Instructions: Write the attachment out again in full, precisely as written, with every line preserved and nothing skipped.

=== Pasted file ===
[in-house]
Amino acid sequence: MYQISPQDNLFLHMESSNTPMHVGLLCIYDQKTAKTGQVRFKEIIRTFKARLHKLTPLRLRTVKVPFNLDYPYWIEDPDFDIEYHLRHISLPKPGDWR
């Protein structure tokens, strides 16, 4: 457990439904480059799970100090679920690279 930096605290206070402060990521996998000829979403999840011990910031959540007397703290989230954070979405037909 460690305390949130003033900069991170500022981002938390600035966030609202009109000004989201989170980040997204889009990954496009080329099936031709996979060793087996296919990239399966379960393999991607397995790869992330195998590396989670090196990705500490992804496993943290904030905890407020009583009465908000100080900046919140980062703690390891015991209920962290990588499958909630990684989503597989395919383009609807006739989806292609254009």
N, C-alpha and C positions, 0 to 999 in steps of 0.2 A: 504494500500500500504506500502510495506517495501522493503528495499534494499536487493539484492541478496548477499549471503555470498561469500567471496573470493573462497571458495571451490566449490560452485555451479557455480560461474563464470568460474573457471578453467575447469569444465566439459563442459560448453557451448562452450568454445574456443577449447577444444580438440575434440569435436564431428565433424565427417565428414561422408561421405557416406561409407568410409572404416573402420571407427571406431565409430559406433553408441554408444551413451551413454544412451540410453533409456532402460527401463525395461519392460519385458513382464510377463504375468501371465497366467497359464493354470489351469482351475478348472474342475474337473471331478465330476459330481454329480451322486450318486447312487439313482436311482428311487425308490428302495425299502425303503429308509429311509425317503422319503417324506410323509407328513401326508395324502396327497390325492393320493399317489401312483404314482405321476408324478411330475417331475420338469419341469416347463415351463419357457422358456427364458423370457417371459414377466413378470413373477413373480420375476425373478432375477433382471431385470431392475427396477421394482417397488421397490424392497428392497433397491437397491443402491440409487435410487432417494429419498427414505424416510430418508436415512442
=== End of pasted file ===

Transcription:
[in-house]
Amino acid sequence: MYQISPQDNLFLHMESSNTPMHVGLLCIYDQKTAKTGQVRFKEIIRTFKARLHKLTPLRLRTVKVPFNLDYPYWIEDPDFDIEYHLRHISLPKPGDWR
């Protein structure tokens, strides 16, 4: 457990439904480059799970100090679920690279 930096605290206070402060990521996998000829979403999840011990910031959540007397703290989230954070979405037909 460690305390949130003033900069991170500022981002938390600035966030609202009109000004989201989170980040997204889009990954496009080329099936031709996979060793087996296919990239399966379960393999991607397995790869992330195998590396989670090196990705500490992804496993943290904030905890407020009583009465908000100080900046919140980062703690390891015991209920962290990588499958909630990684989503597989395919383009609807006739989806292609254009």
N, C-alpha and C positions, 0 to 999 in steps of 0.2 A: 504494500500500500504506500502510495506517495501522493503528495499534494499536487493539484492541478496548477499549471503555470498561469500567471496573470493573462497571458495571451490566449490560452485555451479557455480560461474563464470568460474573457471578453467575447469569444465566439459563442459560448453557451448562452450568454445574456443577449447577444444580438440575434440569435436564431428565433424565427417565428414561422408561421405557416406561409407568410409572404416573402420571407427571406431565409430559406433553408441554408444551413451551413454544412451540410453533409456532402460527401463525395461519392460519385458513382464510377463504375468501371465497366467497359464493354470489351469482351475478348472474342475474337473471331478465330476459330481454329480451322486450318486447312487439313482436311482428311487425308490428302495425299502425303503429308509429311509425317503422319503417324506410323509407328513401326508395324502396327497390325492393320493399317489401312483404314482405321476408324478411330475417331475420338469419341469416347463415351463419357457422358456427364458423370457417371459414377466413378470413373477413373480420375476425373478432375477433382471431385470431392475427396477421394482417397488421397490424392497428392497433397491437397491443402491440409487435410487432417494429419498427414505424416510430418508436415512442